Turk­ish op­po­si­tion likely to de­mand lim­its on Er­do­gan’s fu­ture role


Op­po­si­tion par­ties are likely to de­mand lim­its on Pres­i­dent Re­cep Tayyip Er­do­gan’s role in Turkey’s next gov­ern­ment, com­pli­cat­ing coali­tion talks as the rul­ing party sought ways Tues­day to re­main in power.

Prime Min­is­ter Ah­met Davu­to­glu was to meet with Er­do­gan later Tues­day af­ter their Jus­tice and Devel­op­ment Party, or AKP, lost its par­lia­men­tary ma­jor­ity in Sun­day’s vote. It won less than 41 per­cent of the votes, get­ting 258 seats in the 550-seat par­lia­ment, 18 seats short of the min­i­mum re­quired to rule alone.

It was not clear if Davu­to­glu would sub­mit his res­ig­na­tion, in line with po­lit­i­cal cus­tom. In that event, Er­do­gan would ask Davu­to­glu to re­main in of­fice un­til a new gov­ern­ment is formed. Davu­to­glu’s sta­tus re­mains un­cer­tain af­ter the hu­mil­i­at­ing set­back for the party.

Er­do­gan has been a dom­i­nant and di­vi­sive fig­ure as he fiercely cam­paigned in fa­vor of the AKP, flout­ing a con­sti­tu­tional rule that re­quired him to be neu­tral. He had hoped that the party, which he founded in 2001, would win a su­per­ma­jor­ity so it could re­shape Turkey’s democ­racy into a pres­i­den­tial sys­tem where he would wield con­trol over gov­ern­ment af­fairs.

The AKP now faces dif­fi­cult ne­go­ti­a­tions to coax the right-wing Na­tion­al­ists into the next gov­ern­ment or, less likely, the main sec­u­lar­ist Repub­li­can Peo­ple’s Party or the pro-Kur­dish Peo­ple’s Demo­cratic Party. If no deal is reached on a coali­tion, a frag­ile mi­nor­ity gov­ern­ment and early elec­tions loom.

An­a­lysts say op­po­si­tion par­ties are ex­pected to de­mand that Er­do­gan stays within the con­sti­tu­tional bound­aries of the largely cer­e­mo­nial pres­i­dency and that the AKP aban­don plans for a switch to a pres­i­den­tial sys­tem. It’s not known if Er­do­gan, who needs to ap­prove any new gov­ern­ment, would sign off on such a deal.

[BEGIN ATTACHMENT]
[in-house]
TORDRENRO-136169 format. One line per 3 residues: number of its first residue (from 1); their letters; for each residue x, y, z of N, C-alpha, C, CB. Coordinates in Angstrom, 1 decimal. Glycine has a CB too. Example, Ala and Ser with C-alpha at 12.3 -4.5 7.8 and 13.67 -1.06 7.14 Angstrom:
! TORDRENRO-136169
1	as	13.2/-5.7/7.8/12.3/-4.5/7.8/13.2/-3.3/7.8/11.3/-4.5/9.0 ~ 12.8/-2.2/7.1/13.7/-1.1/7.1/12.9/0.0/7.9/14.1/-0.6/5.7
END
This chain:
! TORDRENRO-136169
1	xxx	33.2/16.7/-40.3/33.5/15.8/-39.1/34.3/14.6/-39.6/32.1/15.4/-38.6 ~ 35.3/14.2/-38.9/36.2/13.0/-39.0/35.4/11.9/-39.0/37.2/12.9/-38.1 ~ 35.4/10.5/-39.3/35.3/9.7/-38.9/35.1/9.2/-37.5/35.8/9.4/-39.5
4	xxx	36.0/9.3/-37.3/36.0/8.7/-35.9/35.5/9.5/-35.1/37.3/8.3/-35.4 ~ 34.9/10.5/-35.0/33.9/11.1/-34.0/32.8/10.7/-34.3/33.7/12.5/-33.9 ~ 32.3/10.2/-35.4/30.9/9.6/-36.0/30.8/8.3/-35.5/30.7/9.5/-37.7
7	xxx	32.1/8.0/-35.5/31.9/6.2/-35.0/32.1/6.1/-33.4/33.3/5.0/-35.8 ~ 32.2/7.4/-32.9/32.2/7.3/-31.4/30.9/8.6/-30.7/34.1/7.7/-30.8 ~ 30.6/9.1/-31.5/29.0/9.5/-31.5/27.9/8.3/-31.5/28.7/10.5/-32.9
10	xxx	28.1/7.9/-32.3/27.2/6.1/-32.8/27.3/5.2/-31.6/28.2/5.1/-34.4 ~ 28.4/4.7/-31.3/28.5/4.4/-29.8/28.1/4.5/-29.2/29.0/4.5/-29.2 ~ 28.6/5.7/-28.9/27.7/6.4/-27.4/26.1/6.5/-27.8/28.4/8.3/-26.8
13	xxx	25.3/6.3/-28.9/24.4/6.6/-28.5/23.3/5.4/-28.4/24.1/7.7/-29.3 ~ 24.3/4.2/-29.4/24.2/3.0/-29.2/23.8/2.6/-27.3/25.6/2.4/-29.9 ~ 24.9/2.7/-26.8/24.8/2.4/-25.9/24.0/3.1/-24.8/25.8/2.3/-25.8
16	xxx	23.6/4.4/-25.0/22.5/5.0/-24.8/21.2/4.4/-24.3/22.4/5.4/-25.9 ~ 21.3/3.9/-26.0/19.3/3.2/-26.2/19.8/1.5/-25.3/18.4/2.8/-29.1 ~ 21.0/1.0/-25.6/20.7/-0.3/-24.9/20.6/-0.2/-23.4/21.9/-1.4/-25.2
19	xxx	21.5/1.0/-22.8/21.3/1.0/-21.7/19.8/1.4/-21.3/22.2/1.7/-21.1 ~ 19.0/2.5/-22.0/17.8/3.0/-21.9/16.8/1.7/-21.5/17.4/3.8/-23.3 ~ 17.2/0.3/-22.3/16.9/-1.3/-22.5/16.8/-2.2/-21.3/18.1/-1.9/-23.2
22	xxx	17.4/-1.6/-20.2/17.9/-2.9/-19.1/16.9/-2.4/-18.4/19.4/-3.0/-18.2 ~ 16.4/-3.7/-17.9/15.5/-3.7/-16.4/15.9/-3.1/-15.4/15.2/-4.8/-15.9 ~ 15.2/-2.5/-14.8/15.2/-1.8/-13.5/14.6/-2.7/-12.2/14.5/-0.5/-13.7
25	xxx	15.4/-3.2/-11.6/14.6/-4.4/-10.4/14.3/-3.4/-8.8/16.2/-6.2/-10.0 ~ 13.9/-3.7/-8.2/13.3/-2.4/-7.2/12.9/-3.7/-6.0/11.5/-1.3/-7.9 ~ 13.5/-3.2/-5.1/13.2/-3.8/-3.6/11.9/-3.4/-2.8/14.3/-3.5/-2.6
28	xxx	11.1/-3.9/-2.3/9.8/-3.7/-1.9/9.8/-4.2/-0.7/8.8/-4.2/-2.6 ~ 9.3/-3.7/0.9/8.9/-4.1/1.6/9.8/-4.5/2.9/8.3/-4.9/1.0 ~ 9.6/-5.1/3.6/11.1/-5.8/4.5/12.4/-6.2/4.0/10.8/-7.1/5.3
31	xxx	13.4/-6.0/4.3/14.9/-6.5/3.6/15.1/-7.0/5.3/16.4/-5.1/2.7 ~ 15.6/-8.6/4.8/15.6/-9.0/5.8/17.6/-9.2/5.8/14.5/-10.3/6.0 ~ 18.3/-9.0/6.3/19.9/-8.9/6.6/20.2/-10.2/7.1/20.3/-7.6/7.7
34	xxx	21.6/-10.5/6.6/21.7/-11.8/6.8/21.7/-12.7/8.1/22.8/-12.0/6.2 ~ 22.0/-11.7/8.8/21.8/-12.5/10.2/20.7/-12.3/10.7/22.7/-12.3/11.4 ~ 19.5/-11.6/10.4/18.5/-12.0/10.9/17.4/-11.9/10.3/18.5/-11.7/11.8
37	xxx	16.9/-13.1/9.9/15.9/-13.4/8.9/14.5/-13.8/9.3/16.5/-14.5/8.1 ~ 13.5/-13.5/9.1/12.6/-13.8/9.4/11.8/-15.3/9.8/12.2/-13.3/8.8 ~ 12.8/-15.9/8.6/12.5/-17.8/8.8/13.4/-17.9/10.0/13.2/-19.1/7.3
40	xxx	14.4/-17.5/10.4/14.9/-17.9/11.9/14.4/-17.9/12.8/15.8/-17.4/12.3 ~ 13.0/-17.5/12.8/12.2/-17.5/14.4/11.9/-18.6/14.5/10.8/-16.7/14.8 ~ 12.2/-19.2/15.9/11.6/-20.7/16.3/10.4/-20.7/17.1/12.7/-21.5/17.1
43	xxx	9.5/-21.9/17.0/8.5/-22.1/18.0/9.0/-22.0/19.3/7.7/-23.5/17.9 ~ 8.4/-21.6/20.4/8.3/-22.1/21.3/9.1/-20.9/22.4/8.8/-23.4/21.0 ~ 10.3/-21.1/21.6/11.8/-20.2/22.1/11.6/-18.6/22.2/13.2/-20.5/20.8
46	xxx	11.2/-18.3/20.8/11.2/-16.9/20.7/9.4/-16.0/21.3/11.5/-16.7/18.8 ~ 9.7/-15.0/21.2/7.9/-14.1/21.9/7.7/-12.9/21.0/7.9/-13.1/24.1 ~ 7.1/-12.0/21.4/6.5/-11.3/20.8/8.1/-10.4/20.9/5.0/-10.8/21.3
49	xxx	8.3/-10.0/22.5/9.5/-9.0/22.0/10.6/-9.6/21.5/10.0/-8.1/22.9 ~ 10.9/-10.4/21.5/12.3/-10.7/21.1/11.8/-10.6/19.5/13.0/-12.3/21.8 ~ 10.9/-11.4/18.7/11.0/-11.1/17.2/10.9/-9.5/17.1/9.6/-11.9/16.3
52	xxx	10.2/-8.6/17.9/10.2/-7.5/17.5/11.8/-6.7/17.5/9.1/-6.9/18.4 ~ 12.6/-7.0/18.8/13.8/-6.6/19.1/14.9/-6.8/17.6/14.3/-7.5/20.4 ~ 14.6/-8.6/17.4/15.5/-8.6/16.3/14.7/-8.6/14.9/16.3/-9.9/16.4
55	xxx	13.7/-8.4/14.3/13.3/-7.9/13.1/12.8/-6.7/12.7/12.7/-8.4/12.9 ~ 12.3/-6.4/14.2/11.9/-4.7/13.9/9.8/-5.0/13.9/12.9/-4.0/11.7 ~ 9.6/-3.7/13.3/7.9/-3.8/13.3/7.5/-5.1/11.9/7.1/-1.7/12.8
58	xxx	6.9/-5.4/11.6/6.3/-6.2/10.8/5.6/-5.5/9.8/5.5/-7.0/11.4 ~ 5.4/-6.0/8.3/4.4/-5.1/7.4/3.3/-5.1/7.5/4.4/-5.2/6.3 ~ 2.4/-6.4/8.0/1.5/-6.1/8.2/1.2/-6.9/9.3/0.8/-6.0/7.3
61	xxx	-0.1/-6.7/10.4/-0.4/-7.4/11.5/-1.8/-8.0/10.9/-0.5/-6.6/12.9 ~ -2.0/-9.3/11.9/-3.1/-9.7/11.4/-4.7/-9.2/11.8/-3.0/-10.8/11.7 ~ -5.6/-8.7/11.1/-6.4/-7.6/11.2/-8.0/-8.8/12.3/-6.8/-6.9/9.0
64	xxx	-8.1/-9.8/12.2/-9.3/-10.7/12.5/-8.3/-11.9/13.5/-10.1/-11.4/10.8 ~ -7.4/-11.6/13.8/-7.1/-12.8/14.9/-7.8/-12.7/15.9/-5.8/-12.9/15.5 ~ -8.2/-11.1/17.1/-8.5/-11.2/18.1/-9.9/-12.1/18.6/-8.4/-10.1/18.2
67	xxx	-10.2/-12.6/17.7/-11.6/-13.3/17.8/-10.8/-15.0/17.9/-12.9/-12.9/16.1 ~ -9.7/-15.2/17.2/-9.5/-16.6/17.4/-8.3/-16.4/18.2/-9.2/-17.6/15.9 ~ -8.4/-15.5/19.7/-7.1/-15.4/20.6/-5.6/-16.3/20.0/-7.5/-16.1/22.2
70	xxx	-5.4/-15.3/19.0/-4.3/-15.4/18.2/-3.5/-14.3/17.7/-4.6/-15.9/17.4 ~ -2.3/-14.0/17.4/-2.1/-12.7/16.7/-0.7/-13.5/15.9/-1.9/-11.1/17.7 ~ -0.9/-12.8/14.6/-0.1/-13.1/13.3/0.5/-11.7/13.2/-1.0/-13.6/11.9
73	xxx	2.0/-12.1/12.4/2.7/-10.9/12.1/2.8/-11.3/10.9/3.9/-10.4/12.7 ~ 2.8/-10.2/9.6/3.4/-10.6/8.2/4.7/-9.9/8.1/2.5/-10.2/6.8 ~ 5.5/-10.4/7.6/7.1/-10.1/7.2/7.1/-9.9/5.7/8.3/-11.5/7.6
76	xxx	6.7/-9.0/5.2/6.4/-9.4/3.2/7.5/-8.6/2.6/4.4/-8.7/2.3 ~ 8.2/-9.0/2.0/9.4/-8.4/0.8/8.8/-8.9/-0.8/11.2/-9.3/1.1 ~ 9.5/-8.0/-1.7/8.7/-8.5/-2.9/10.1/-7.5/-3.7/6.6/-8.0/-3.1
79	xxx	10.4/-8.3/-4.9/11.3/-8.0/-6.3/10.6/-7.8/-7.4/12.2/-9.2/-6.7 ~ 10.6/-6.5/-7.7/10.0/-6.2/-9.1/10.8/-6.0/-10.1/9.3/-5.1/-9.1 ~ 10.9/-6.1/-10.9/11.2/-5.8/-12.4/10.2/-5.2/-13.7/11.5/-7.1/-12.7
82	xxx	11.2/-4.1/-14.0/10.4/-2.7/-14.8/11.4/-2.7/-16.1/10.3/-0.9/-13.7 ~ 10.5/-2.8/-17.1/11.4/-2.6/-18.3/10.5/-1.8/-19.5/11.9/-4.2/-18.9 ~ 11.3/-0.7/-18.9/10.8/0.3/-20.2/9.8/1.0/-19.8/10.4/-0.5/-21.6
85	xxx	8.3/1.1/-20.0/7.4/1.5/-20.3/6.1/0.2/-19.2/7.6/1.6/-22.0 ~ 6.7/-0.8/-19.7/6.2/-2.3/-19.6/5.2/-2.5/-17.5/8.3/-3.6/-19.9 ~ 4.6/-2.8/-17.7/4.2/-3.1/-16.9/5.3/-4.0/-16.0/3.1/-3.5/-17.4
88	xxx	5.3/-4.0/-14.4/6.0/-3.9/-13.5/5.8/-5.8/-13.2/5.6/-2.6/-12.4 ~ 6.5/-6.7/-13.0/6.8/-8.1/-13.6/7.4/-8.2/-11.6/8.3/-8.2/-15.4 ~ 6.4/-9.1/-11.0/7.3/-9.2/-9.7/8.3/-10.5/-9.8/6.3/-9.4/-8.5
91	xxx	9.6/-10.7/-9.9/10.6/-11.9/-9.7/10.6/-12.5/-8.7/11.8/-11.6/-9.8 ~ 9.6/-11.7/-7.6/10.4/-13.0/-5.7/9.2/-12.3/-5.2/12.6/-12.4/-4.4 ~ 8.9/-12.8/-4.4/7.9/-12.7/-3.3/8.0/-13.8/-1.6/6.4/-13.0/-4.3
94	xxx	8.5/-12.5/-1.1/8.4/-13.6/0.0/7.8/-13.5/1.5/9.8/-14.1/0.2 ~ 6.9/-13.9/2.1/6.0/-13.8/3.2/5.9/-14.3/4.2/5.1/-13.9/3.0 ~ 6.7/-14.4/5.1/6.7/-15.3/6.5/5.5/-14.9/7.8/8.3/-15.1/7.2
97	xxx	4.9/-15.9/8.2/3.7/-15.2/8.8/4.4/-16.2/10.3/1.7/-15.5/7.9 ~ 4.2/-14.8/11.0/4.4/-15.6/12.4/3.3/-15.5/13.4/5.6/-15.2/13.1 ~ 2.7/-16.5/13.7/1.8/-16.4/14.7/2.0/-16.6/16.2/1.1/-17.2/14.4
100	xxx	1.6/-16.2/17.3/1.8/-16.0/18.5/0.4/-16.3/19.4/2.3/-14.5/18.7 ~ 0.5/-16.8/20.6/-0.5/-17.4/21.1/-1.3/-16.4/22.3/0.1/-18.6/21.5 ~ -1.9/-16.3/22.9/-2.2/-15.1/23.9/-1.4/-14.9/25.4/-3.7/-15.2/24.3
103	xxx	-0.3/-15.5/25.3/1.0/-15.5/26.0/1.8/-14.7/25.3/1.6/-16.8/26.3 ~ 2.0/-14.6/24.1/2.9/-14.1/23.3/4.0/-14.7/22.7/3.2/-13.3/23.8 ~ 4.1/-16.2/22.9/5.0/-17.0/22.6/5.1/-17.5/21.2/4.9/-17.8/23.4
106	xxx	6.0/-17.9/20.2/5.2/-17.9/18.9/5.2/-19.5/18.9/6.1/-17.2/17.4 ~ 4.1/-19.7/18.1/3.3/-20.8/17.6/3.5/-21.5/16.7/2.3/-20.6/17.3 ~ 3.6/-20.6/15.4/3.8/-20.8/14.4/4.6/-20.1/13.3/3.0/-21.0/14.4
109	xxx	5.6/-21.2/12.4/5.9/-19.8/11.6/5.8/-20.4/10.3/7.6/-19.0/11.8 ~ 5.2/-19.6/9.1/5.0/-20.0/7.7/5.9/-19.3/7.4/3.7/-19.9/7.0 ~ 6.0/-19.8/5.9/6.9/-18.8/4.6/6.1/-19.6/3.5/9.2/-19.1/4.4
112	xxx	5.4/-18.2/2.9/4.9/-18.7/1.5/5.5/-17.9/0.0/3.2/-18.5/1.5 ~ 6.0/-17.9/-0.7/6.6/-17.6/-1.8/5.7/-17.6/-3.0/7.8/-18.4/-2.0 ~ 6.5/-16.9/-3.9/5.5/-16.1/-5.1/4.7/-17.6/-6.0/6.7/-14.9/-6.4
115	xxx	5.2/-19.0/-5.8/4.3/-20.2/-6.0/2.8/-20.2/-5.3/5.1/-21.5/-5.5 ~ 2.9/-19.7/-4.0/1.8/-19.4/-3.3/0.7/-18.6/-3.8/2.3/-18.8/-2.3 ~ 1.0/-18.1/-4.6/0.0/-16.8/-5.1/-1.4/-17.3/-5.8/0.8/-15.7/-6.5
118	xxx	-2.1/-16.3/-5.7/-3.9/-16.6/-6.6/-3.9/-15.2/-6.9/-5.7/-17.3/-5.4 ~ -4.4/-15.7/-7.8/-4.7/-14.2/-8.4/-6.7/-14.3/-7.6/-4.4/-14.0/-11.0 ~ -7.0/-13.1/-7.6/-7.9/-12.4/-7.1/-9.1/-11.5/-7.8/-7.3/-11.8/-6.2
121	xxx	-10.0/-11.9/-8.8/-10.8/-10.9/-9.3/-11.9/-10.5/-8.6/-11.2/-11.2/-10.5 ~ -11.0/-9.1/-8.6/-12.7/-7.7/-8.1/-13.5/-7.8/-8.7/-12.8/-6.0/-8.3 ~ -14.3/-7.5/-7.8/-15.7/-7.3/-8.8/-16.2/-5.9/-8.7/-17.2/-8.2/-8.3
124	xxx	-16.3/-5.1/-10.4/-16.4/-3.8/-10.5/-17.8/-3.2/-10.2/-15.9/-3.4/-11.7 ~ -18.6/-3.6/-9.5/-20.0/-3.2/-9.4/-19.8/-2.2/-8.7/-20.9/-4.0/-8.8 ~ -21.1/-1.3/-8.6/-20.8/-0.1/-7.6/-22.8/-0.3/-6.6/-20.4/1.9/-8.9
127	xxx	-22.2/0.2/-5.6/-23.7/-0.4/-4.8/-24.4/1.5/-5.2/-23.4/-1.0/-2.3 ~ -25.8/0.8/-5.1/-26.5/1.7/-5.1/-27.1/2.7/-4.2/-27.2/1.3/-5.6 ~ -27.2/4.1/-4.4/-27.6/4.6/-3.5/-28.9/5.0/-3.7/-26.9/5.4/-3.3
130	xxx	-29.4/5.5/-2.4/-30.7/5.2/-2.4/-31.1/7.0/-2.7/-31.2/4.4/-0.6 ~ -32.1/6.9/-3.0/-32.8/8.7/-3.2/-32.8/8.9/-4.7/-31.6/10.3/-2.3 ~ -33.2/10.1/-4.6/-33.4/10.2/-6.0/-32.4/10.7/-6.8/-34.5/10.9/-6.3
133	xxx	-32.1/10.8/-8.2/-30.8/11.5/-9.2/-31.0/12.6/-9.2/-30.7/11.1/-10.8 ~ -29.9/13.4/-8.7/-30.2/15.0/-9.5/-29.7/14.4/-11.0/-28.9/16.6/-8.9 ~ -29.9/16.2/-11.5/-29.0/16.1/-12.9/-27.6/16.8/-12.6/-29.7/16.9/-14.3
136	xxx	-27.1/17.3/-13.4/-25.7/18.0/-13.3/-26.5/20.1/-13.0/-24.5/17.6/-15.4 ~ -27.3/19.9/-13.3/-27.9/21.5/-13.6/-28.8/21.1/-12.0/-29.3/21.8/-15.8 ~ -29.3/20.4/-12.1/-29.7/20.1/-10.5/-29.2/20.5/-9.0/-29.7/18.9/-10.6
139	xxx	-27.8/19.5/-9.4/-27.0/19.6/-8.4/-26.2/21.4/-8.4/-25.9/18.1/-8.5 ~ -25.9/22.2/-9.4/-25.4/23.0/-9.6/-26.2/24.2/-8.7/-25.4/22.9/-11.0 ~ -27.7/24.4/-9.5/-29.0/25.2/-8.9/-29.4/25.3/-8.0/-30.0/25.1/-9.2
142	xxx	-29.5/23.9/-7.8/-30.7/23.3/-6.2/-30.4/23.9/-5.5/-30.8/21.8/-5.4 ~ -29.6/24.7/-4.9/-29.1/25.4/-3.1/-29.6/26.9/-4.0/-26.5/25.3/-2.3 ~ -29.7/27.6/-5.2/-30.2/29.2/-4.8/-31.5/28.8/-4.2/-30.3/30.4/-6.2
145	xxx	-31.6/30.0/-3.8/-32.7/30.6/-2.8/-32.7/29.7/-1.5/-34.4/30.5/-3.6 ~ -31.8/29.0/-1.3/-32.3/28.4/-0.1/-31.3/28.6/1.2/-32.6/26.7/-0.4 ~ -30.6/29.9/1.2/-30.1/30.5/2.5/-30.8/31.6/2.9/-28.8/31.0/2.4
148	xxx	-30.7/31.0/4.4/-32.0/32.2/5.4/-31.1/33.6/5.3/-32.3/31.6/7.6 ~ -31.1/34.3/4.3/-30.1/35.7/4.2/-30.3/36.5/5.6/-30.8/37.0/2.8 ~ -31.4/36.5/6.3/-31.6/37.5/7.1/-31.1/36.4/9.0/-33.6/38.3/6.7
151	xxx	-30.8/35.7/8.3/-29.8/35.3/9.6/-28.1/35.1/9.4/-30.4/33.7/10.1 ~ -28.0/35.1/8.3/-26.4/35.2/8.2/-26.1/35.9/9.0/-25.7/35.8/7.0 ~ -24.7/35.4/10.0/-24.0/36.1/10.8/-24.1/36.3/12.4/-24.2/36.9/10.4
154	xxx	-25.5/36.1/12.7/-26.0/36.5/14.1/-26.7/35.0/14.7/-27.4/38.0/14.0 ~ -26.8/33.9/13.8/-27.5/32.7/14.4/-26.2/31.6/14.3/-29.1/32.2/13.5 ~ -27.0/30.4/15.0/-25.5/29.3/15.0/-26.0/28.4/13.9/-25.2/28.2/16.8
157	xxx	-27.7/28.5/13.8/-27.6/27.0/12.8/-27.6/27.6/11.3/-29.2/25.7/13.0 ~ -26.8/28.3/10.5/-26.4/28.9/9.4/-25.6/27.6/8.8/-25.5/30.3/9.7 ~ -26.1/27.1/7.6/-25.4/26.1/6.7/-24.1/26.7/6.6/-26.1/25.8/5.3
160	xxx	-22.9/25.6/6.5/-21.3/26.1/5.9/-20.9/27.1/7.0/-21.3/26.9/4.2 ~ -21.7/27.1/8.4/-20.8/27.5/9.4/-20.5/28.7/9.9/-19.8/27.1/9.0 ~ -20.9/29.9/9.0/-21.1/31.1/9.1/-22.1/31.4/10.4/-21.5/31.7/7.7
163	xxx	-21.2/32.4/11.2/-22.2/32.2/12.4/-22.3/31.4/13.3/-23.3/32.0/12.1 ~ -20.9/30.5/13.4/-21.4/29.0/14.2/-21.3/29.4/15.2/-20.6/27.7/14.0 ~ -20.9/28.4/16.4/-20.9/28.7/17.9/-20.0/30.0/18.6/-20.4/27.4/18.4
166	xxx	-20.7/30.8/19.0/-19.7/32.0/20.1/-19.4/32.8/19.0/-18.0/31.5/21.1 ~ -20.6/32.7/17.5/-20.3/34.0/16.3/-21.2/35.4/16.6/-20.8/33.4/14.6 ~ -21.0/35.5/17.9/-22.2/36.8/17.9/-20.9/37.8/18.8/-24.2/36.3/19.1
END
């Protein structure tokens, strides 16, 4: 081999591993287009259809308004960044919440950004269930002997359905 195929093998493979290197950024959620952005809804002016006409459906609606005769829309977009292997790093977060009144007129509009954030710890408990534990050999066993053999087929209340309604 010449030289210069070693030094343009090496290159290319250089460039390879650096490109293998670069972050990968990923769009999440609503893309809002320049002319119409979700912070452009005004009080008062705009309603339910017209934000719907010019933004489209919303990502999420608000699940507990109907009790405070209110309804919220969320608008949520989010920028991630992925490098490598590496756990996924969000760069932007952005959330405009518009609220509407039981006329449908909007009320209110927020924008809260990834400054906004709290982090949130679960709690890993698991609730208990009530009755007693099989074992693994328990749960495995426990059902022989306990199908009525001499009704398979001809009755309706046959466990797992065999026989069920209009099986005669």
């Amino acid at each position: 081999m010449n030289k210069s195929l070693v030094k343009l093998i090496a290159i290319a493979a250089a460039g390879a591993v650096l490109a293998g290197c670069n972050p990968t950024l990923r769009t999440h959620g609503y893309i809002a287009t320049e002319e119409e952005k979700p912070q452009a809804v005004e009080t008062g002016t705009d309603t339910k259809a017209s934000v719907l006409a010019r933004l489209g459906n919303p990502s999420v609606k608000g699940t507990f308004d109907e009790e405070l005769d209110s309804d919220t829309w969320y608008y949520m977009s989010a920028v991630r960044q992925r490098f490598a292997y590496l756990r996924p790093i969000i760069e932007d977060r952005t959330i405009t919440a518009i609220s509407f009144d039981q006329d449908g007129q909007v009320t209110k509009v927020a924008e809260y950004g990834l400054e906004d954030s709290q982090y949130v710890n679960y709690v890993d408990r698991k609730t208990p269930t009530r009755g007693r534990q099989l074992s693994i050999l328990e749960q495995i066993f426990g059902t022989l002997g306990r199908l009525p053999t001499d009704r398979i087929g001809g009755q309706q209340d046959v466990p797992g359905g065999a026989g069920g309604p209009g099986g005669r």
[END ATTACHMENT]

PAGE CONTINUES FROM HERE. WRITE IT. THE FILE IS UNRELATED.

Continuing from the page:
On Tues­day, the pro-Kur­dish party that up­set Er­do­gan’s am­bi­tions by win­ning 80 seats in par­lia­ment again vowed not to en­ter in a coali­tion agree­ment with the AKP.

AKP deputy leader Yasin Ak­tay said, how­ever, his party was not rul­ing out any coali­tion com­bi­na­tions.

“There is no need for gloom,” Ak­tay said. “We will do all that is nec­es­sary to form a coali­tion and not leave the coun­try with­out a gov­ern­ment.”

Er­do­gan, who dom­i­nated air­waves through­out the cam­paign, has hardly been seen in public since the elec­tion up­set. A hu­mor­ous clock on the In­ter­net keeps tabs on the days, hours, min­utes and sec­onds he has not ap­peared on air­waves.


A sup­porter of the pro-Kur­dish Peo­ples’ Demo­cratic Party, (HDP) flashes a “V” as oth­ers wave flags of im­pris­oned Kur­dish rebel leader Ab­dul­lah Ocalan, dur­ing a rally in Istanbul, Turkey on Mon­day, June 8, a day af­ter the elec­tions. The big­gest change from Turkey’s pre­vi­ous par­lia­ment is the as­cen­dancy of the Peo­ple’s Demo­cratic Party, a so­cially lib­eral force rooted in the Kur­dish na­tion­al­ism of Turkey’s southeast. It at­tracted more than 12 per­cent of votes, breaching the min­i­mum thresh­old of 10 per­cent. Turkey’s Pres­i­dent Re­cep Tayyip Er­do­gan’s lon­grul­ing Jus­tice and Devel­op­ment Party(AKP), has suf­fered sur­pris­ingly strong losses in par­lia­ment that will force it to seek a coali­tion part­ner for the next gov­ern­ment.

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